Subject(s)
Antibodies, Monoclonal, Humanized/therapeutic use , COVID-19/drug therapy , Interleukin-6/antagonists & inhibitors , Aged , COVID-19/complications , COVID-19/mortality , COVID-19/therapy , Cause of Death , Coinfection , Disease Progression , Drug Therapy, Combination , Female , Glucocorticoids/therapeutic use , Hospitalization , Humans , Male , Middle Aged , Prospective Studies , Randomized Controlled Trials as Topic , Respiration, Artificial
3.
BMJ Open ; 10(11): e039951, 2020 11 14.
Article in English | MEDLINE | ID: covidwho-944946

ABSTRACT

INTRODUCTION: About 25% of patients with COVID-19 develop acute respiratory distress syndrome (ARDS) associated with a high release of pro-inflammatory cytokines such as interleukin-6 (IL-6). The aim of the SARICOR study is to demonstrate that early administration of sarilumab (an IL-6 receptor inhibitor) in hospitalised patients with COVID-19, pulmonary infiltrates and a high IL-6 or D-dimer serum level could reduce the progression of ARDS requiring high-flow nasal oxygen or mechanical ventilation (non-invasive or invasive). METHODS AND ANALYSIS: Phase II, open-label, randomised, multicentre, controlled clinical trial to study the efficacy and safety of the administration of two doses of sarilumab (200 and 400 mg) plus best available therapy (BAT) in hospitalised adults with COVID-19 presenting cytokine release syndrome. This strategy will be compared with a BAT control group. The efficacy and safety will be monitored up to 28 days postadministration. A total of 120 patients will be recruited (40 patients in each arm). ETHICS AND DISSEMINATION: The clinical trial has been approved by the Research Ethics Committee of the coordinating centre and authorised by the Spanish Agency of Medicines and Medical Products. If the hypothesis is verified, the dissemination of the results could change clinical practice by increasing early administration of sarilumab in adult patients with COVID-19 presenting cytokine release syndrome, thus reducing intensive care unit admissions. TRIAL REGISTRATION NUMBER: NCT04357860.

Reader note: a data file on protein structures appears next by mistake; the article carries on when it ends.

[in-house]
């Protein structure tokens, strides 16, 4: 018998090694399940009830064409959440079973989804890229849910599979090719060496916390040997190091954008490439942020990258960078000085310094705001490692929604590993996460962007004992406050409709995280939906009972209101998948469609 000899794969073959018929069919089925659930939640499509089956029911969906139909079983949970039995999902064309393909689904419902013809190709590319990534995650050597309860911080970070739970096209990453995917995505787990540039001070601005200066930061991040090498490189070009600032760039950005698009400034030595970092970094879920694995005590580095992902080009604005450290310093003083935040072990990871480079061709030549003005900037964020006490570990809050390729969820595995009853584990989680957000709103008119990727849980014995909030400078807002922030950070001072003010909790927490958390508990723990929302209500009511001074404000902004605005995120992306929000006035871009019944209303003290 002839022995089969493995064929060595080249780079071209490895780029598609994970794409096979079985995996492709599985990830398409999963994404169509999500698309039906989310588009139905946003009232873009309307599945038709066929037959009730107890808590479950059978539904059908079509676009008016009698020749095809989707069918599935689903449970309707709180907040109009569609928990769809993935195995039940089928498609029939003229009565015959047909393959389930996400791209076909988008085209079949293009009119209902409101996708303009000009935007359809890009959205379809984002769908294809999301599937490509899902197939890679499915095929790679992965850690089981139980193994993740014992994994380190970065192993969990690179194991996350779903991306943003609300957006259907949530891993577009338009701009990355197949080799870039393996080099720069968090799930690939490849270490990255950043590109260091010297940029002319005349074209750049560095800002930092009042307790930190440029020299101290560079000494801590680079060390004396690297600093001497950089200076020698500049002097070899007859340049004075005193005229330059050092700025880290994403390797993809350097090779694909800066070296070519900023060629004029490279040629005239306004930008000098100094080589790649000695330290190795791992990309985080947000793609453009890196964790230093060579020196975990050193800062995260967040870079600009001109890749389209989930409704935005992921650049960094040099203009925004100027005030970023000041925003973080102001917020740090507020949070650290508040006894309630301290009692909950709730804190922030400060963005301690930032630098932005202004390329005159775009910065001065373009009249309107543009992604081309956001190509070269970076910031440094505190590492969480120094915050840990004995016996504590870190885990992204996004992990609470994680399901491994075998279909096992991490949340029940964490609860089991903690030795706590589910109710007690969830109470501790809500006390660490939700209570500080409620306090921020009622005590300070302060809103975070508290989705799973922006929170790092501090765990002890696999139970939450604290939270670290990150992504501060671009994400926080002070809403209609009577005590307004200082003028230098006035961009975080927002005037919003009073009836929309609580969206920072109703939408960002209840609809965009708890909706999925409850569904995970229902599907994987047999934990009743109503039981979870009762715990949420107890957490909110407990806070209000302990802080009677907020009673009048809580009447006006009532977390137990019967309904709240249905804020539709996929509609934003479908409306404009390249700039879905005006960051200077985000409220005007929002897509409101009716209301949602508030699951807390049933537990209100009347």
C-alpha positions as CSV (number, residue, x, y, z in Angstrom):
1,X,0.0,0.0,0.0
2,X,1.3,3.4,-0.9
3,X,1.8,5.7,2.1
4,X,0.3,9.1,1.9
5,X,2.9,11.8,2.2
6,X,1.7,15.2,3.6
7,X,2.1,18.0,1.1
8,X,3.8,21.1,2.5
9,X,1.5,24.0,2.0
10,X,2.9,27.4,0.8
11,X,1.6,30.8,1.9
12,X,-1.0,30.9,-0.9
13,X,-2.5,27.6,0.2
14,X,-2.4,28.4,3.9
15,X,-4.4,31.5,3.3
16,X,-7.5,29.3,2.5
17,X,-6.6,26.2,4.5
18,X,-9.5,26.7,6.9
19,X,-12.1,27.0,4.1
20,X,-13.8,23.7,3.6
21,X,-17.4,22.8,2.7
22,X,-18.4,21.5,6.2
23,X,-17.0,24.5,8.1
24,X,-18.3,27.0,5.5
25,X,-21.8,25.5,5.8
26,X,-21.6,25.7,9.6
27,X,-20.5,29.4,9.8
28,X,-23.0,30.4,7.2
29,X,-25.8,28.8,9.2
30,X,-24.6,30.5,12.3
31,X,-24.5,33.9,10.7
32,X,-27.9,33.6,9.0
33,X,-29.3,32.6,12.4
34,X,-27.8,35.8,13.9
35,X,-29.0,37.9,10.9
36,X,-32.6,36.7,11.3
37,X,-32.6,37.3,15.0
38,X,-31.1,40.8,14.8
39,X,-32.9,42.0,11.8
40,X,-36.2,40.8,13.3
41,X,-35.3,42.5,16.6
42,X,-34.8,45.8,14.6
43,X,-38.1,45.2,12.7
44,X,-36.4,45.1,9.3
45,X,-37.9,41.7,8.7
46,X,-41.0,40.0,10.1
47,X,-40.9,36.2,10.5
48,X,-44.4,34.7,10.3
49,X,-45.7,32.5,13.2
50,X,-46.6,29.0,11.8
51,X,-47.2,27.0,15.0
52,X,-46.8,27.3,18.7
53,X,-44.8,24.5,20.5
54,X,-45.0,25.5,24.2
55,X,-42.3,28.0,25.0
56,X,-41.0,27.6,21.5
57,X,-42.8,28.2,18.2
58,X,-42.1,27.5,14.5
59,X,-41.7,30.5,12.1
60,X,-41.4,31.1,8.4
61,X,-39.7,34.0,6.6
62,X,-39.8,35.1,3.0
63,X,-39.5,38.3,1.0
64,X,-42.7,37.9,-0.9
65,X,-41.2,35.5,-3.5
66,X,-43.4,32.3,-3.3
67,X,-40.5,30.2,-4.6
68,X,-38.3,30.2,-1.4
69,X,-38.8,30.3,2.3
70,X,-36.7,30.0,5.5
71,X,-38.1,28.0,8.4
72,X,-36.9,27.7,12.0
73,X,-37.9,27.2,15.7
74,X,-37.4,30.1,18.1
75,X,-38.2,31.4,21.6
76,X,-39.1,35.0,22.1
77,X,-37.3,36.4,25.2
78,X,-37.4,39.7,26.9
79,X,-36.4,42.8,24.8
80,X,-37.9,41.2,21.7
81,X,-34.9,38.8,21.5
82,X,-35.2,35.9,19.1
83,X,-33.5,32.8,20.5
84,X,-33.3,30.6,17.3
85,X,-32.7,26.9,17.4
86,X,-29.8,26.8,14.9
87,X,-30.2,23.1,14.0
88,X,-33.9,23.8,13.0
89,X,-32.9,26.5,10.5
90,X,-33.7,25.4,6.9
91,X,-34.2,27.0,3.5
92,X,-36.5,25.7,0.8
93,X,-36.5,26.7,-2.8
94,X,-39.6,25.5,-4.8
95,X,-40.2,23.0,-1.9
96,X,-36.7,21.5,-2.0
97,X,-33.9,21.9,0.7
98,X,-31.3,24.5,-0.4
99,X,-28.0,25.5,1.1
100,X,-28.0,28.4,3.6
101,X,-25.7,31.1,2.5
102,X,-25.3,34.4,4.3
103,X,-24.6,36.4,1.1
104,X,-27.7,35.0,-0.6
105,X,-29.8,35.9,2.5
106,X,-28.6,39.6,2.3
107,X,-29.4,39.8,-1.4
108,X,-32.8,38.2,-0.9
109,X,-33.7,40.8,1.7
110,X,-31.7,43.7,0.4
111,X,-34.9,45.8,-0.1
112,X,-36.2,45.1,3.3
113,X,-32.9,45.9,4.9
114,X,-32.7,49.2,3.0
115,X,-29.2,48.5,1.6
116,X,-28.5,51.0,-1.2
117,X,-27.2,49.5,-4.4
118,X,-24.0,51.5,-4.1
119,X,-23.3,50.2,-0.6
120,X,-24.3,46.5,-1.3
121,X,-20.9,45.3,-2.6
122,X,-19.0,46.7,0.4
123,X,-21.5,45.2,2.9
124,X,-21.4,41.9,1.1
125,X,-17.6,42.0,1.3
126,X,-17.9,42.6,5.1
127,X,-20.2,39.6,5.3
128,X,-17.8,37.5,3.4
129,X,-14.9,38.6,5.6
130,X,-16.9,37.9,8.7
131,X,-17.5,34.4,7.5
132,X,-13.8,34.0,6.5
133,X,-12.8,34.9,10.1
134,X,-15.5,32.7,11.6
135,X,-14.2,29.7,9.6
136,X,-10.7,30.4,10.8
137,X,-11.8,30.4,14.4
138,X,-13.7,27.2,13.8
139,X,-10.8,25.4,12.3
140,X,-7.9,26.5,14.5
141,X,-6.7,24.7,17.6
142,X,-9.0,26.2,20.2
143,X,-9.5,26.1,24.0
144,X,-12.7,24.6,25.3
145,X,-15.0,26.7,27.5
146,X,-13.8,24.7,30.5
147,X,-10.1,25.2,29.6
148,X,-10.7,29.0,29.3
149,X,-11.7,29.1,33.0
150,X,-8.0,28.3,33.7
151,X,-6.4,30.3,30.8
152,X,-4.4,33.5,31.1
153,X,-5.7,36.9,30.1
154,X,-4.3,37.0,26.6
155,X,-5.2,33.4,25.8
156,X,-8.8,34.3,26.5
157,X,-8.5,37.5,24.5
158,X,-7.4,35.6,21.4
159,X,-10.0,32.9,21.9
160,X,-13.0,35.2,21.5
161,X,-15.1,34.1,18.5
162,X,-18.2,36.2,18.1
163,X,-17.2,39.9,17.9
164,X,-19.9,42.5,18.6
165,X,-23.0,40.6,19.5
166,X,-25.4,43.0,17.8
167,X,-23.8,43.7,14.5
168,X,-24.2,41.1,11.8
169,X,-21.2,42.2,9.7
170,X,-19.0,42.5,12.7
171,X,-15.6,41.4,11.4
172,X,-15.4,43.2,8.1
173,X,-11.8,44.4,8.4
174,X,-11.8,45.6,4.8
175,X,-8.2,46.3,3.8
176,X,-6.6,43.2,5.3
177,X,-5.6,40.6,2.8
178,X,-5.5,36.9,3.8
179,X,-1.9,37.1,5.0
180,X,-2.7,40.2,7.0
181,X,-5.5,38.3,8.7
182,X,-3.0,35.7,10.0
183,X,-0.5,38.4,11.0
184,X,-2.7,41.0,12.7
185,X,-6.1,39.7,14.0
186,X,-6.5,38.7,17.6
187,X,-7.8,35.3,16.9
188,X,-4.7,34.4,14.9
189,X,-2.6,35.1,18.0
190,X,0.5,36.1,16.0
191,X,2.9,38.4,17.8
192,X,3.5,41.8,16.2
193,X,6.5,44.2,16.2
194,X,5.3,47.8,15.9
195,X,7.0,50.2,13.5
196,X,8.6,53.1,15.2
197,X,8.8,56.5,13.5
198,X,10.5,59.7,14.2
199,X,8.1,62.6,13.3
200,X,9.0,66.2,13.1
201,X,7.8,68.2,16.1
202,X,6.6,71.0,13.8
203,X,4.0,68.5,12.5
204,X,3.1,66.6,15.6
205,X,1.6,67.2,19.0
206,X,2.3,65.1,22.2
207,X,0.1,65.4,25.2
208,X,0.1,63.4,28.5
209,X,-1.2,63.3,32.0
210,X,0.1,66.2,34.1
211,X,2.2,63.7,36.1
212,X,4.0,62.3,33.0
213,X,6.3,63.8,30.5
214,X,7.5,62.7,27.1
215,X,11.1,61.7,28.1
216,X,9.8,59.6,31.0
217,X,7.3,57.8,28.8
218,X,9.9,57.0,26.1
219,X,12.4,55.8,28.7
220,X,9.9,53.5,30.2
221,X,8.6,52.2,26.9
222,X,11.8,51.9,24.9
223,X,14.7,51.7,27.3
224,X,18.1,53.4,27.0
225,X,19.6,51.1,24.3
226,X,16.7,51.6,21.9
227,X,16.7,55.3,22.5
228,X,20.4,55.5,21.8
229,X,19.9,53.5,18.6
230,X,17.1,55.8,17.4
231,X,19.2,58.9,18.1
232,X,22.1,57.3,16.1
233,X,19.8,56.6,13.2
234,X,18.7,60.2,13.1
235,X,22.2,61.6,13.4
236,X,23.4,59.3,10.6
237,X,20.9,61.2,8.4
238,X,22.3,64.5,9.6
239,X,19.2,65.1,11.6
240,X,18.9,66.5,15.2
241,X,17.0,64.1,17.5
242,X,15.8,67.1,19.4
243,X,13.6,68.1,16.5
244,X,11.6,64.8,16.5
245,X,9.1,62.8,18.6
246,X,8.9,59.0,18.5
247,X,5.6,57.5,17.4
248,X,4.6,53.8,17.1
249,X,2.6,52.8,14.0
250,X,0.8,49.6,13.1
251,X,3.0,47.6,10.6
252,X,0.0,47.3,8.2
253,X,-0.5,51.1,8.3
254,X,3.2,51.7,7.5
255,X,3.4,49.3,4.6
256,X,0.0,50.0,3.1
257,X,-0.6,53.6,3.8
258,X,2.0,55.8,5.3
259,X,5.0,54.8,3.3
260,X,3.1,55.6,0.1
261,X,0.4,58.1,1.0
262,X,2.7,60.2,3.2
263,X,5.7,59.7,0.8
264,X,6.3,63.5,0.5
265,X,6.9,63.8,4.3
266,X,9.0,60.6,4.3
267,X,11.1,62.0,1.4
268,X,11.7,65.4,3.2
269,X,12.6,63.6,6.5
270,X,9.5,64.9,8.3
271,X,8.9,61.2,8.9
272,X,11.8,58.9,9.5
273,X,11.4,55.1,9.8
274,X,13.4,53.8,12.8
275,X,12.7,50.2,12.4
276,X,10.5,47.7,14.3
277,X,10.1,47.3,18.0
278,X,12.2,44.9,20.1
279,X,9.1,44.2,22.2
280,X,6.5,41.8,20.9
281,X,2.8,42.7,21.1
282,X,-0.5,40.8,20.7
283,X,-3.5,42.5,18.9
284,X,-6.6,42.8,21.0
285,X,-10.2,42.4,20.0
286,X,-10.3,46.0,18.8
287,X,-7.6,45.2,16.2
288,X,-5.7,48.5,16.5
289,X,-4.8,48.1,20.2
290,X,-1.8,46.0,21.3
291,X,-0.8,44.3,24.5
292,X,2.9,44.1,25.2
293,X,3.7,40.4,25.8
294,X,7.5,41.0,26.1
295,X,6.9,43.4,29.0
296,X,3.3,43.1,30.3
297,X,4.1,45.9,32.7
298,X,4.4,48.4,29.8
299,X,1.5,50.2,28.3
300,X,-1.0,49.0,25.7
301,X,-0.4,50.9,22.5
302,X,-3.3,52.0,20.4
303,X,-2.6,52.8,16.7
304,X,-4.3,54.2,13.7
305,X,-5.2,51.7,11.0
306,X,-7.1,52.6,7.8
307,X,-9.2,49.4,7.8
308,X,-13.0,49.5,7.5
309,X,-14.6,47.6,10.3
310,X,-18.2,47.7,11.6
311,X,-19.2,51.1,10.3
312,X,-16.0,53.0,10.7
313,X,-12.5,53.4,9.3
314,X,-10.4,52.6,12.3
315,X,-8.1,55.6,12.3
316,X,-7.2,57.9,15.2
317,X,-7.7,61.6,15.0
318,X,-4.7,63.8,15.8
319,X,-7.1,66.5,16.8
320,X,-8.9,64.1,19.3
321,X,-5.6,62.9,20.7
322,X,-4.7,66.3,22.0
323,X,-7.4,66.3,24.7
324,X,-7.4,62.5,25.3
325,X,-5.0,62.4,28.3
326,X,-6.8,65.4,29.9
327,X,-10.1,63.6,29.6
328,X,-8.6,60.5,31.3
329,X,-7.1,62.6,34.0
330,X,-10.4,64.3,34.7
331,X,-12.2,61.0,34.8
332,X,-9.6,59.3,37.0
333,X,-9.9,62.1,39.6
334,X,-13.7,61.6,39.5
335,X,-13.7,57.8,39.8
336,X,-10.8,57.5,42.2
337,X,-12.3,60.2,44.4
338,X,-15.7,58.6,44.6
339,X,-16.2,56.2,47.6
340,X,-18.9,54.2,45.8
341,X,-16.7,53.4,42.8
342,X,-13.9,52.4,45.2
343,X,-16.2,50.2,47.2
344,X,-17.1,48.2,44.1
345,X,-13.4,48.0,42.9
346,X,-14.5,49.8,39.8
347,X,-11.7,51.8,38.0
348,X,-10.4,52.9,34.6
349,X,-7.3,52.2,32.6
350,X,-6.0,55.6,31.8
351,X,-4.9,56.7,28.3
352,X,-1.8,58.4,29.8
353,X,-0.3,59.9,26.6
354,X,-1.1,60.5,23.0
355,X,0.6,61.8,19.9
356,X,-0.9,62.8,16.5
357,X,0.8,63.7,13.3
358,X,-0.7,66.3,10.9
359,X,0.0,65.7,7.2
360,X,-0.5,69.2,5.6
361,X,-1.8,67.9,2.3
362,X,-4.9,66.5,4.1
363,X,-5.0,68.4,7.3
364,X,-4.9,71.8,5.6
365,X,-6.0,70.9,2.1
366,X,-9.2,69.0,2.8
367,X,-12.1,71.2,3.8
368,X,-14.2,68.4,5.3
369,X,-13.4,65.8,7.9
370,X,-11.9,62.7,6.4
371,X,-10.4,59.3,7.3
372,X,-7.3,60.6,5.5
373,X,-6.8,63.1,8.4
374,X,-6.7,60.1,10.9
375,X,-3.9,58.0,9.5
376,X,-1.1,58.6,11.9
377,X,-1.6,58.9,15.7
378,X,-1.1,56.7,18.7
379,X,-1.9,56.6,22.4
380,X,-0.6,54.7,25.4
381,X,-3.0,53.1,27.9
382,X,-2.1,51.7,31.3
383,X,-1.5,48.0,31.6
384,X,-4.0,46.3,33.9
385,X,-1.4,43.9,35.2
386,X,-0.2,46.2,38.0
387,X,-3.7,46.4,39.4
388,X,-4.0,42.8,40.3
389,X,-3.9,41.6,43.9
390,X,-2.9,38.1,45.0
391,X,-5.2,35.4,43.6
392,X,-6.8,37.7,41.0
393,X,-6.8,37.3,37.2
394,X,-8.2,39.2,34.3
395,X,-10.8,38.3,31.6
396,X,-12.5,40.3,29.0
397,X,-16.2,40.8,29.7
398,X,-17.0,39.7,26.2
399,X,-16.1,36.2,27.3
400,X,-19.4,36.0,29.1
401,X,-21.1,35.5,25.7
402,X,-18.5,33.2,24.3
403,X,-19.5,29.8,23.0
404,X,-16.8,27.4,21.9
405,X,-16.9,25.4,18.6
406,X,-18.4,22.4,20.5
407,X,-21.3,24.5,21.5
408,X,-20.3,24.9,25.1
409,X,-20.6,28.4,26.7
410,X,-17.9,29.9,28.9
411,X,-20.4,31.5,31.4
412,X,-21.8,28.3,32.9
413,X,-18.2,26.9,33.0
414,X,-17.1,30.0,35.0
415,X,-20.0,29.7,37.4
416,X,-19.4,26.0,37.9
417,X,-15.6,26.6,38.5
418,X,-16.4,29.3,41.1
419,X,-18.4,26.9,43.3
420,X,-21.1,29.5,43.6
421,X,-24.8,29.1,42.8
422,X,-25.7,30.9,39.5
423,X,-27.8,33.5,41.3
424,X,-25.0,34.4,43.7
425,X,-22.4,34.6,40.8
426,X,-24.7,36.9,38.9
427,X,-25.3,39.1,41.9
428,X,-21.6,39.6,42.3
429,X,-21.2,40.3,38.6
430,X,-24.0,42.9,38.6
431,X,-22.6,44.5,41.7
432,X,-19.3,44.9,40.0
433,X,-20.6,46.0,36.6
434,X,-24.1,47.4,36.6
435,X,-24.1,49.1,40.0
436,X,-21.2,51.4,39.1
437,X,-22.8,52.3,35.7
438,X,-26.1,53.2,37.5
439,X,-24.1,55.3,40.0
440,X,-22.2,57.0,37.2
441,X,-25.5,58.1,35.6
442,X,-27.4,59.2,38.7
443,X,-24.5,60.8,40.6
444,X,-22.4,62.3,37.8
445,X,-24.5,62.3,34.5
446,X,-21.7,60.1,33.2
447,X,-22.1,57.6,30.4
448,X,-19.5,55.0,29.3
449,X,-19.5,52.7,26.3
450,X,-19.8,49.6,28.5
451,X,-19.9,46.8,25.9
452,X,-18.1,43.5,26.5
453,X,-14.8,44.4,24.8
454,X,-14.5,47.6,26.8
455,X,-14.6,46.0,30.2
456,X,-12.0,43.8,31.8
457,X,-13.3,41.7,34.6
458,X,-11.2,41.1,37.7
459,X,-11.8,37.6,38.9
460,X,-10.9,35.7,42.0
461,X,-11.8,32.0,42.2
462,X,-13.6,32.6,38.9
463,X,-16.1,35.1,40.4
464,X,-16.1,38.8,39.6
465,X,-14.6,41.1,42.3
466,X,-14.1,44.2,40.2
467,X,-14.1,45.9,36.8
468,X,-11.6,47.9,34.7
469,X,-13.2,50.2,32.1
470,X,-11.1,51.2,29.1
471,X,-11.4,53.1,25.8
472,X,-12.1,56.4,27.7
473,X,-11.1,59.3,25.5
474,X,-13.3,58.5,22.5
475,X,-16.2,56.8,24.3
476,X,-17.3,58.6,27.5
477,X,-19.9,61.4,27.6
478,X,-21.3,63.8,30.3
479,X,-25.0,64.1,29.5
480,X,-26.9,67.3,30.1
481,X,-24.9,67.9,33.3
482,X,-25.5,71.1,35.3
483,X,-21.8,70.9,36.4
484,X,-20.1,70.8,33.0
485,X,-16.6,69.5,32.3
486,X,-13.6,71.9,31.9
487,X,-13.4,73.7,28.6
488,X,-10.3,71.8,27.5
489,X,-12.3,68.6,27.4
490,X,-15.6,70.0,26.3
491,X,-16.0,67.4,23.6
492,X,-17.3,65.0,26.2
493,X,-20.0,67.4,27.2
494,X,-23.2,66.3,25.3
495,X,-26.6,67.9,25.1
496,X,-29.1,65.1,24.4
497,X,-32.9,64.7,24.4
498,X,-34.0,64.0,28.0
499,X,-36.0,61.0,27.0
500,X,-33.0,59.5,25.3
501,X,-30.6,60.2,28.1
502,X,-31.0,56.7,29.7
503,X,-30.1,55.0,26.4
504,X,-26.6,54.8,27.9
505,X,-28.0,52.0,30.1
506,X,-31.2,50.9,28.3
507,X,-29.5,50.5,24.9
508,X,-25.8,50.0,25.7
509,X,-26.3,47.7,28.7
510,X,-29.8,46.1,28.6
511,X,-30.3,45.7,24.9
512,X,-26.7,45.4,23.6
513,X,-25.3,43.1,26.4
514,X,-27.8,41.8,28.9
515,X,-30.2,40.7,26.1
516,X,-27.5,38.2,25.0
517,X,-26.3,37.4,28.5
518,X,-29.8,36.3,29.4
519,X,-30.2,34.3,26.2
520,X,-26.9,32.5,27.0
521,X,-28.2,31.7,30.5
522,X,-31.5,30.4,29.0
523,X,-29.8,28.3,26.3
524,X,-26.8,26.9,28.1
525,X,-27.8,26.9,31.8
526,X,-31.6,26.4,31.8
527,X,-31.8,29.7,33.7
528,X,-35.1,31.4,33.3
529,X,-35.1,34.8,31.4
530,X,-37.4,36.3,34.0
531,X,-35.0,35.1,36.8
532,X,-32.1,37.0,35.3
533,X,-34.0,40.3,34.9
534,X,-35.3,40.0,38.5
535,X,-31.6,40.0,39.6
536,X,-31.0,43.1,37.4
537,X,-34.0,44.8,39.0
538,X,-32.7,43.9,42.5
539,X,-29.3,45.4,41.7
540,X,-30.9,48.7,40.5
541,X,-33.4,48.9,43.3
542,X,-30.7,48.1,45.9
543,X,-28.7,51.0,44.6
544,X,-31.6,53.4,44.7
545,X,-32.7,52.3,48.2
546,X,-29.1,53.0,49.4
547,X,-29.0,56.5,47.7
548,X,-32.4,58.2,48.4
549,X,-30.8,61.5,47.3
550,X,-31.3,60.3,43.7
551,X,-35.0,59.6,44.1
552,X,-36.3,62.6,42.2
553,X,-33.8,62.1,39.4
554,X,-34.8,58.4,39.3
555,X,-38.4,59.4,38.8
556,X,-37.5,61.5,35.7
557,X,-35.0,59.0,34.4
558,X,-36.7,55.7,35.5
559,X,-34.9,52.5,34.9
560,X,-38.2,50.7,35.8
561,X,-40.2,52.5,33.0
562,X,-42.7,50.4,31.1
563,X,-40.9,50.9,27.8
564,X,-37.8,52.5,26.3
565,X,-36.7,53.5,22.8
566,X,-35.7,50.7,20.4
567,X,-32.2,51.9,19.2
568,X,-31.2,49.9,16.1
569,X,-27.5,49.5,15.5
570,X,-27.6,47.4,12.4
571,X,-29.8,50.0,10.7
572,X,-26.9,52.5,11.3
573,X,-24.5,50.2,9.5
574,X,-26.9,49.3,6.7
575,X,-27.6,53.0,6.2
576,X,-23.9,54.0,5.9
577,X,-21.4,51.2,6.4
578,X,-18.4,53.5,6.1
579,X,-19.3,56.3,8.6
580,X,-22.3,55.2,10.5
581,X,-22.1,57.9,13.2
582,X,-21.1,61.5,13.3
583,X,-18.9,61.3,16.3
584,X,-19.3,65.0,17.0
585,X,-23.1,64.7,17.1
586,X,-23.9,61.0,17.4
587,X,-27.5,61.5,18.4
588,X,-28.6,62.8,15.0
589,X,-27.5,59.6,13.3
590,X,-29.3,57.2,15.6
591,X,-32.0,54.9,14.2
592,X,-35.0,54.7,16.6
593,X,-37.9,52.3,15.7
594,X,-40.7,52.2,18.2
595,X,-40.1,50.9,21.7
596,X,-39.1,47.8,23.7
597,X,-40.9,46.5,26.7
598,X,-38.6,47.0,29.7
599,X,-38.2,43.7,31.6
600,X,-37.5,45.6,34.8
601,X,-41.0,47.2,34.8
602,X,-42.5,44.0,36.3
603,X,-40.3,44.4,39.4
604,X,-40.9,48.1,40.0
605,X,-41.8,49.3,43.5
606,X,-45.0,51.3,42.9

Subject(s)
Antibodies, Monoclonal, Humanized/therapeutic use , Coronavirus Infections/drug therapy , Cytokine Release Syndrome/drug therapy , Pneumonia, Viral/drug therapy , Respiratory Distress Syndrome/drug therapy , Adolescent , Adult , Aged , Betacoronavirus , COVID-19 , Clinical Trials, Phase II as Topic , Coronavirus Infections/immunology , Cytokine Release Syndrome/immunology , Female , Fibrin Fibrinogen Degradation Products/metabolism , Humans , Interleukin-6/immunology , Male , Middle Aged , Multicenter Studies as Topic , Pandemics , Pneumonia, Viral/immunology , Randomized Controlled Trials as Topic , Respiration, Artificial , Respiratory Distress Syndrome/immunology , SARS-CoV-2 , Young Adult